Yehudi WYNER (b. 1929)
1. Shir Hashirim (SA Version) (2001) [2.38]
2. The Torah Service (1966) [15.03]
3. Shir Hashirim (SATB) (2001) [2.42]
4. Friday Evening Service (1963) [33.51]
Joshua Breitzer (cantor) (2, 4)
Thomas McCargar (baritone) (2)
Wellesley College Choir (1)
New York Virtuoso Singers (2-4)
unnamed instrumental ensemble (2)
Unnamed orchestra (4)
Susan Davenny Wyner (conductor) (1)
Yehudi Wyner (conductor) (2-4)
rec. 12 April 1996, Houghton Chapel Wellesley College (1); 9-10 September 2009, American Academy of Arts and Letters (2-4)
BRIDGE 9333 [54.49]
This is volume 3 of Bridge’s series Music of Yehudi Wyner and this volume is dedicated to his sacred music. I must confess that Wyner was a name new to me. His Piano Concerto was awarded the Pulitzer Prize in 2006. He has taught at Yale, SUNY Purchase, Cornell and Harvard and is now Professor Emeritus at Brandeis University. Wyner was born in Canada and his father, Lazar Weiner, was a composer of Yiddish art song and much liturgical music. He studied with Hindemith and Walter Piston, and in 1953 won the Rome Prize in Composition.
The two major services on this disc were written for liturgical use. In his booklet note, Wyner says that he had never envisioned the services being performed in a concert situation, and that he had had no intention of orchestrating the works’ organ accompaniment. But that the changes and decline in classical Jewish sacred music had caused him to change his mind and seek a home for the works outside the synagogue. With this change, came the decision to orchestrate these scores.
The Torah Service was written to private commission and first performed by a group of Yale students at a synagogue in Woodbridge, Connecticut in 1966. The Friday Evening Service was commissioned by the Park Avenue Synagogue of New York and first performed there on 3 May 1963.
Both services, as presented here, take the form of a series of prayers in which the cantor alternates with the choir. One rather distinctive feature is that the cantor mixes speaking and singing, rather than singing all his responses. Also, though the services are sung in Hebrew, the cantor’s spoken sections tend to be in Hebrew followed by the English version. I am unclear how much of this reflects standard liturgical practice and how much was adopted for the recording.
The result is a series of short items forming a complete whole; there are no large-scale movements. The writing is vigorous and not afraid of noise and dissonance, though Wyner’s style remains strictly tonal. The orchestral accompaniments and interjections have a strong feeling of the writing of Stravinsky and Hindemith, though the vocal writing is more lyrical than would have been expected from these sources. The results have strong personality and must have created a very distinctive atmosphere when performed in liturgical context. This is not shy and retiring music. Wyner is not frightened of making sacred music which is noisy and lively; he is not content with being well mannered and staying in the background.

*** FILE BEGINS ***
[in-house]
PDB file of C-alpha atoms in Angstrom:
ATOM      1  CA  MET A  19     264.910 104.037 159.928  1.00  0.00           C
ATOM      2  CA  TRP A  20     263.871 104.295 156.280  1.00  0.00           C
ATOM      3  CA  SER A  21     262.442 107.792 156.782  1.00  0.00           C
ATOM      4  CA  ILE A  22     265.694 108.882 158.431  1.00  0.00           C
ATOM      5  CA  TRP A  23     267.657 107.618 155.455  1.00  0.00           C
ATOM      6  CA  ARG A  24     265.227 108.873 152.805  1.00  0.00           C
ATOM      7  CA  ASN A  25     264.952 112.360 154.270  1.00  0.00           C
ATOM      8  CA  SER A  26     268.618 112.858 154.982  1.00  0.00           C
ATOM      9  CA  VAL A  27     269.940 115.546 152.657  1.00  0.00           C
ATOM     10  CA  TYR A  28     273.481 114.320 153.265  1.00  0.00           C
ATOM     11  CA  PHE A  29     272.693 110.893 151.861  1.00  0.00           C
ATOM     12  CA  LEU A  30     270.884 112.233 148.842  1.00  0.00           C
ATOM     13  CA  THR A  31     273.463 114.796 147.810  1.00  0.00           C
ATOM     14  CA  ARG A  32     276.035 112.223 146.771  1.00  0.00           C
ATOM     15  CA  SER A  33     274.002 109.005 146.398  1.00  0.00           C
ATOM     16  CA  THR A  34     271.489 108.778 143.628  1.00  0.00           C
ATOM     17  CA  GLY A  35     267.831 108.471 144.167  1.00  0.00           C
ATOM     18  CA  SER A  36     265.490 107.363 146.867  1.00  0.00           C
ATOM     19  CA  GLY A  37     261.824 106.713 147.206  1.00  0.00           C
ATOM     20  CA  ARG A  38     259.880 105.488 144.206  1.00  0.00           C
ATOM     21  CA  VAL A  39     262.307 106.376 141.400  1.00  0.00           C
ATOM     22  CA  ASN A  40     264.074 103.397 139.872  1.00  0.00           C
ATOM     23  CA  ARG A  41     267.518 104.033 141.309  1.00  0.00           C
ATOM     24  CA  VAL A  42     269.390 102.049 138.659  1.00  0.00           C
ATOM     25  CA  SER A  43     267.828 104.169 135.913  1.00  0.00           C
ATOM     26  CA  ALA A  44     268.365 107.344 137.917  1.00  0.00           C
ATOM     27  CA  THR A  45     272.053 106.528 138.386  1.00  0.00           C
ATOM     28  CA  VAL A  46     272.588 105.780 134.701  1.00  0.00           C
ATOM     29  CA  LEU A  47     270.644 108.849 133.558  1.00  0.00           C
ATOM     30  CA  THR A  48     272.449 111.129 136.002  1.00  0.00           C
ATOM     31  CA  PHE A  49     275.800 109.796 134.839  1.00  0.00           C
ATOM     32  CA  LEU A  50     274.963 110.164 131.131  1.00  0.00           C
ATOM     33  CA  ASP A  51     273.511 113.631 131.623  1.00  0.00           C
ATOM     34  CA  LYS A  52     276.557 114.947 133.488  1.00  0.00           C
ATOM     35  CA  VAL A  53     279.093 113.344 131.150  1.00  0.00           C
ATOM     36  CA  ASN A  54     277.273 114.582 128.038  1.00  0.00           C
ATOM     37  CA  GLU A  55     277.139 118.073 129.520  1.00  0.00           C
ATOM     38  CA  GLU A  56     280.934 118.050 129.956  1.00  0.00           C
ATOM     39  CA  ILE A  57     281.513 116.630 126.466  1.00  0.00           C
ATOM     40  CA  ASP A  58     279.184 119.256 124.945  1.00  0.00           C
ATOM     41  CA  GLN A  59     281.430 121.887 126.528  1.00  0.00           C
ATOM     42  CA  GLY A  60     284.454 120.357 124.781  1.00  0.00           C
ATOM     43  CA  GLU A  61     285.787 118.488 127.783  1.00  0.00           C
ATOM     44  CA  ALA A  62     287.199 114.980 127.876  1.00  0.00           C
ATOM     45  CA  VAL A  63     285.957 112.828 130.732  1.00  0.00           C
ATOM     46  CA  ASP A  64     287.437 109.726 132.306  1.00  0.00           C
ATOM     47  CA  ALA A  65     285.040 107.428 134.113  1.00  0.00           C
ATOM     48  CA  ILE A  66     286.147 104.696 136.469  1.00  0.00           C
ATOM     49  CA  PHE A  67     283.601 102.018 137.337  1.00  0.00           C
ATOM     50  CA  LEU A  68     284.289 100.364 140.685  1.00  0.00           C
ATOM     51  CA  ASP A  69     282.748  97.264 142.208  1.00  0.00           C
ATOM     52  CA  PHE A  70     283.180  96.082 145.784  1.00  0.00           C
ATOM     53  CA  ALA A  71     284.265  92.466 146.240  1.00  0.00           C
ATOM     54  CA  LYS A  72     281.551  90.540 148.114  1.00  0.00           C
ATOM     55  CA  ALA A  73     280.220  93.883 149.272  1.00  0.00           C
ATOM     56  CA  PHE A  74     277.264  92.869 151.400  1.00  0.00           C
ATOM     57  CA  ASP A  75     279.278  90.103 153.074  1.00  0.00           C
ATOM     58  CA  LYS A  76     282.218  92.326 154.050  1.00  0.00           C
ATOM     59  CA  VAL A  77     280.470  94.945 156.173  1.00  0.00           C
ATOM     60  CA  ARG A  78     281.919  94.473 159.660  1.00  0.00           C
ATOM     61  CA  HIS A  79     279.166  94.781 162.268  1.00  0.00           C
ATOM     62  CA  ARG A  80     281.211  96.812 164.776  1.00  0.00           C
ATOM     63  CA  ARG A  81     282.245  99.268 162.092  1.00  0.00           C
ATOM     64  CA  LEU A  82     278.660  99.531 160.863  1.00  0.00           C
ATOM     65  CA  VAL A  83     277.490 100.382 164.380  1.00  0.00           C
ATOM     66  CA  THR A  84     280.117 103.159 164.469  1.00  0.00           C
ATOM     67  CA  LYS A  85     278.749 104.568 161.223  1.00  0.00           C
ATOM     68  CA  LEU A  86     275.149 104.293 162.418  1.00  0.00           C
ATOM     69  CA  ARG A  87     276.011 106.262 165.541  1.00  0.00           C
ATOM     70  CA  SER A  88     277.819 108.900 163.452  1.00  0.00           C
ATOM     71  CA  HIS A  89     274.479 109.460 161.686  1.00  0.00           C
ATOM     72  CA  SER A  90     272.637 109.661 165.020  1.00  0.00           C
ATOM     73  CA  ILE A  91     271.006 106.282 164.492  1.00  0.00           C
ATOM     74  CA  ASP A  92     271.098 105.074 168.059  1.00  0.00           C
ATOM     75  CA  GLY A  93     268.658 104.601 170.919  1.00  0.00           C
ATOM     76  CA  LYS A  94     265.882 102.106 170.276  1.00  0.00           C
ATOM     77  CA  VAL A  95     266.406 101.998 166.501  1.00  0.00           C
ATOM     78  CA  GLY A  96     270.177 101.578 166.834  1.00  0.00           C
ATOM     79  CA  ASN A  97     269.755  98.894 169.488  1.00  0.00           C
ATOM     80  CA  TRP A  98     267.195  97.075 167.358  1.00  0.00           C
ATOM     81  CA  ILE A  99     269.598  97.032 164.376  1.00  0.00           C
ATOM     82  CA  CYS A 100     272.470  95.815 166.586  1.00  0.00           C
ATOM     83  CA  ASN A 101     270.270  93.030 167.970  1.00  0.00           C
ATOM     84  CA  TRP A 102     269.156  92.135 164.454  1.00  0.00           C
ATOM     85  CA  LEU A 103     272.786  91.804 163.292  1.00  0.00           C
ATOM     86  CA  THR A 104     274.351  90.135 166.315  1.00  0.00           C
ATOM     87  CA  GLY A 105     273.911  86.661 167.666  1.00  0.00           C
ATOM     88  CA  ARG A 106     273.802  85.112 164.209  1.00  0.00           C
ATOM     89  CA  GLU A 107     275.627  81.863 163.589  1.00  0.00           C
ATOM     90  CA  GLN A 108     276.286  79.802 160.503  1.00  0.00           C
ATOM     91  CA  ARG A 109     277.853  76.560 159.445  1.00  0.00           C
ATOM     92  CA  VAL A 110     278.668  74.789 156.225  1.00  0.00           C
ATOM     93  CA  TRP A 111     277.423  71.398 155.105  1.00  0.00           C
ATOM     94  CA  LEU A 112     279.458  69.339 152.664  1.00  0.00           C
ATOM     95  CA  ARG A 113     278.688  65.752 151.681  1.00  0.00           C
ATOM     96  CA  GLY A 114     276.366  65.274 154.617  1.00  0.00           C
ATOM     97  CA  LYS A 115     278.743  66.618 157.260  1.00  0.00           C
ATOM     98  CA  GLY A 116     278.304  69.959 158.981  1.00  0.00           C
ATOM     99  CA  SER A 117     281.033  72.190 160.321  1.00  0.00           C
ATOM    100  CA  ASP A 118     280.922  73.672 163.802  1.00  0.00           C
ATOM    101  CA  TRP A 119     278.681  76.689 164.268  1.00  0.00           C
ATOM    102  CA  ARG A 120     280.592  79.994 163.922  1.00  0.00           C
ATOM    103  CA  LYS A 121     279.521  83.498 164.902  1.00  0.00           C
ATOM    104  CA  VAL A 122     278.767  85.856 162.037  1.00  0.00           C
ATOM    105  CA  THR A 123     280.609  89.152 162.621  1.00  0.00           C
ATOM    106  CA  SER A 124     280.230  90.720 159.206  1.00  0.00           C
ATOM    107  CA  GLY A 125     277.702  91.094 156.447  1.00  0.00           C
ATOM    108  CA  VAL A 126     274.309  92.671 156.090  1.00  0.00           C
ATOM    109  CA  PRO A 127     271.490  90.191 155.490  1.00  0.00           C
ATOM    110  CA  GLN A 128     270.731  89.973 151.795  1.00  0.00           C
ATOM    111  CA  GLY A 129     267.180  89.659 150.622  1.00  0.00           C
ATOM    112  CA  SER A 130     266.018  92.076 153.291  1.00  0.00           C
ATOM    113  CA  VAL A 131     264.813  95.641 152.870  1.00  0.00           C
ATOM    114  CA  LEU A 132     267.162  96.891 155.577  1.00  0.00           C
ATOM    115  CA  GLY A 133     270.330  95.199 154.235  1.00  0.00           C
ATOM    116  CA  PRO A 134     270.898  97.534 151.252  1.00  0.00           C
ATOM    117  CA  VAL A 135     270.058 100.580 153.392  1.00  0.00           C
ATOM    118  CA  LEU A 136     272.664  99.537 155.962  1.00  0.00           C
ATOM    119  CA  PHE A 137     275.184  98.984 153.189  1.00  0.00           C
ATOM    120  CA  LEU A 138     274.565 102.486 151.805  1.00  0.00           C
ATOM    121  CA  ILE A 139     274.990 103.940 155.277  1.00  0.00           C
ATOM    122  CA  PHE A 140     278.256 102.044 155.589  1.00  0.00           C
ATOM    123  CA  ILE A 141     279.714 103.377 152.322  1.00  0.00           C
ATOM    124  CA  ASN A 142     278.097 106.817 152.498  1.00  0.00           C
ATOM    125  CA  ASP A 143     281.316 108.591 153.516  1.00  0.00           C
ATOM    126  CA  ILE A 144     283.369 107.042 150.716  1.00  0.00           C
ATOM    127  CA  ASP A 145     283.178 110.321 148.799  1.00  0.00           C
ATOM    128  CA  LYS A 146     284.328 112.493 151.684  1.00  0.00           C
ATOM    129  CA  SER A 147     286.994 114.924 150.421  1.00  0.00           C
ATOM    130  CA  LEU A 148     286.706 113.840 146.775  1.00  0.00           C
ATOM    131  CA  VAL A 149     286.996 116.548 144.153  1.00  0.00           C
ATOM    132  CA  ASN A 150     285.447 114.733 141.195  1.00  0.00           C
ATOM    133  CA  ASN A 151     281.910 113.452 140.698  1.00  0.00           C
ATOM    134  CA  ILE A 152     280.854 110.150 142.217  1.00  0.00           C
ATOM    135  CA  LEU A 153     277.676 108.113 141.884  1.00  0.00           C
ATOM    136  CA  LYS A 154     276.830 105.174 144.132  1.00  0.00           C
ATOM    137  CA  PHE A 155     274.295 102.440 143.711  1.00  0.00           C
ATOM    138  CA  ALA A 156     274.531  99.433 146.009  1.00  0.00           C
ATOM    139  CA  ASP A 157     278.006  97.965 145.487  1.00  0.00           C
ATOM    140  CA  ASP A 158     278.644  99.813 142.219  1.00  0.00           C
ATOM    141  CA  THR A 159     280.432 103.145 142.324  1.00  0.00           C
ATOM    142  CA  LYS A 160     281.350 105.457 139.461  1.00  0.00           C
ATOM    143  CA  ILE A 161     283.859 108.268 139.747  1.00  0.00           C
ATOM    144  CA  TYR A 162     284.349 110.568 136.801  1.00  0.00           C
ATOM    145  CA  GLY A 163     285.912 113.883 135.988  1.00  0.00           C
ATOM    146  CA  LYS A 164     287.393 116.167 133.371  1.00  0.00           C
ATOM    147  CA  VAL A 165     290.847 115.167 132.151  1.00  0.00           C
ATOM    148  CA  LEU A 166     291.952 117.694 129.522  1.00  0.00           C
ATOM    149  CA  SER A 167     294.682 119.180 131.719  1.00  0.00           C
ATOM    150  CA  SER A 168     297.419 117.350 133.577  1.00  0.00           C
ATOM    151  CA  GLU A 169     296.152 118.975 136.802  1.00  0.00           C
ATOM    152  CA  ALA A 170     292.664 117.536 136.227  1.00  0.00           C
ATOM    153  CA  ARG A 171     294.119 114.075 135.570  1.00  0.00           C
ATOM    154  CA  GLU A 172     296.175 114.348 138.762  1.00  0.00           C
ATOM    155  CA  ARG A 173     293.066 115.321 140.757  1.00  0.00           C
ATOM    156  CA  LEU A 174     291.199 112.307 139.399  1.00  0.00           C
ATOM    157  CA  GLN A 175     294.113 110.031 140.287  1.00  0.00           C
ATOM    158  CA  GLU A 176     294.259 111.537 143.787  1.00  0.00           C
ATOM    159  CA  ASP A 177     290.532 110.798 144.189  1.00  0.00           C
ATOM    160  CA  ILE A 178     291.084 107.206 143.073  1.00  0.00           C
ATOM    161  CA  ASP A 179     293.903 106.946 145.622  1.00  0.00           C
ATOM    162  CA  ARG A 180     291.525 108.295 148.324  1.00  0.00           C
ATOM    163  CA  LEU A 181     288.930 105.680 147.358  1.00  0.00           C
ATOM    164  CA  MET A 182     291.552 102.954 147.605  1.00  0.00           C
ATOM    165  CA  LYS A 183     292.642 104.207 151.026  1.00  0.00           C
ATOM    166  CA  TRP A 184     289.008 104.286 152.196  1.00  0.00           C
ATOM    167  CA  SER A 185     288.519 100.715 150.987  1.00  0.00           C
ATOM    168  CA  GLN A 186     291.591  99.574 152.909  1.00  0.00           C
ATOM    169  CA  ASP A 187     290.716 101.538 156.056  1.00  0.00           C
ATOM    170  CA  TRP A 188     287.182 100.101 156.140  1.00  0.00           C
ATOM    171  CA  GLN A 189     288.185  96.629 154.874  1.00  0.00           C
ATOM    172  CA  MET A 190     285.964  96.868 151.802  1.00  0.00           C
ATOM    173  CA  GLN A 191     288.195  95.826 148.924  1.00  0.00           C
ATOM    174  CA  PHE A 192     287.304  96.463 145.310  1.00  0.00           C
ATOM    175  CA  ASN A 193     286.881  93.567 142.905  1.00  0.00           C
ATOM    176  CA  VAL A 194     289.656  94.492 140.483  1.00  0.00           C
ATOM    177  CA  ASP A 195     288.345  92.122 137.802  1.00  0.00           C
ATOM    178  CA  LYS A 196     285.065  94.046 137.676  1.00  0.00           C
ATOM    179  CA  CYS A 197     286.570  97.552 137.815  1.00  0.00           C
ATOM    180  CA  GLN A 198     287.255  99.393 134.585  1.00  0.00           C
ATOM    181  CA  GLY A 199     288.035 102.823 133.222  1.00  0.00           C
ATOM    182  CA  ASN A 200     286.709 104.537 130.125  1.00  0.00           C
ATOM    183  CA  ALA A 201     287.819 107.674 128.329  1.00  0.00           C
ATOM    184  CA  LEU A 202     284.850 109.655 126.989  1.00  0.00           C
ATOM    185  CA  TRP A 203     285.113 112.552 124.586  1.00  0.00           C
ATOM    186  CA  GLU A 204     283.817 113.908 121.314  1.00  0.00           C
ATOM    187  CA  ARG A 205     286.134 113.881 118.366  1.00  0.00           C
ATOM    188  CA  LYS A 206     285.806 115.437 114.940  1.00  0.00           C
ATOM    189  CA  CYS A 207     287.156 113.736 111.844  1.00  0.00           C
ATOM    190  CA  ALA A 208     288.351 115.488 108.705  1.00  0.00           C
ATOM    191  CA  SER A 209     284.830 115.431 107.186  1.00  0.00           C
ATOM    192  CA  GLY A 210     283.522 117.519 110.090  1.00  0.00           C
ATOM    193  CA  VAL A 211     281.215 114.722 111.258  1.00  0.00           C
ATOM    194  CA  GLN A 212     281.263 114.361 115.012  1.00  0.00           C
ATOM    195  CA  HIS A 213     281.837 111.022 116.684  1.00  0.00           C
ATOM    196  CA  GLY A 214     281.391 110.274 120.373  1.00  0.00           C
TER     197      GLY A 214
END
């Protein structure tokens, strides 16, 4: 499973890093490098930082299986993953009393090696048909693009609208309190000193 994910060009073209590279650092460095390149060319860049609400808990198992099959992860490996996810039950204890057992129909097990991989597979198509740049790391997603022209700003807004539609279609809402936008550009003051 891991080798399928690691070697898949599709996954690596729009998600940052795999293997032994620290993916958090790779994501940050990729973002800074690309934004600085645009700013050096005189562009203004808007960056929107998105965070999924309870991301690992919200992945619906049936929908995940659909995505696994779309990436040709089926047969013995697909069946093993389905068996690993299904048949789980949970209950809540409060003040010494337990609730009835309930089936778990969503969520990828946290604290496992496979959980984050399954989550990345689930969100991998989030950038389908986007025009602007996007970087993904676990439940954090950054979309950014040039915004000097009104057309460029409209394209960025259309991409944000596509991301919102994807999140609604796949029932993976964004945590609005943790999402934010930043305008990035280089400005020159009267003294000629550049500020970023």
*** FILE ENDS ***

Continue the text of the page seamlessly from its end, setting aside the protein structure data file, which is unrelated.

The performances from the New York Virtuoso Singers are creditable without being stunning. There are moments of uncertainty of ensemble but they give full value to the vigorous nature of the music. Cantor Joshua Breitzer has a large role to play, one that he does admirably and with confidence. At the time of recording Breitzer was a student cantor of Temple Beth Shalom in Arnold, Maryland. Baritone Thomas McCargar contributes some nice solo moments in The Torah Service.
Wyner was introduced to the melody Shir Hashirim, by his father. It was originally sung by the Jews of Georgia (Russia). Wyner has made a number of arrangements of the piece and this disc includes one for women’s voices (conducted by his wife), and for mixed voice choir. The pieces make for nice punctuation points in the disc.
The CD booklet contains a long article by Wyner on the music and concludes with some illuminating paragraphs on the state of Jewish liturgical music and his reasons for recording the services. Full English texts are given, but unfortunately the Hebrew is not. Nor do the texts indicate the divisions between choir and cantor, which I think might have been useful. The CD cover and booklet use very evocative pictures by Isaiah Wyner.
Generally, in the CD catalogue the term sacred music is taken to mean music writing for the Christian liturgy. This disc presents some significant sacred music derived from the 20th century Jewish tradition. The performances are not perfect, but under the composer’s own direction they have a significant authority and illuminate the different pathways of Jewish sacred music.
The performances are not perfect, but under the composer’s own direction they have a significant authority and illuminate the different pathways of Jewish sacred music.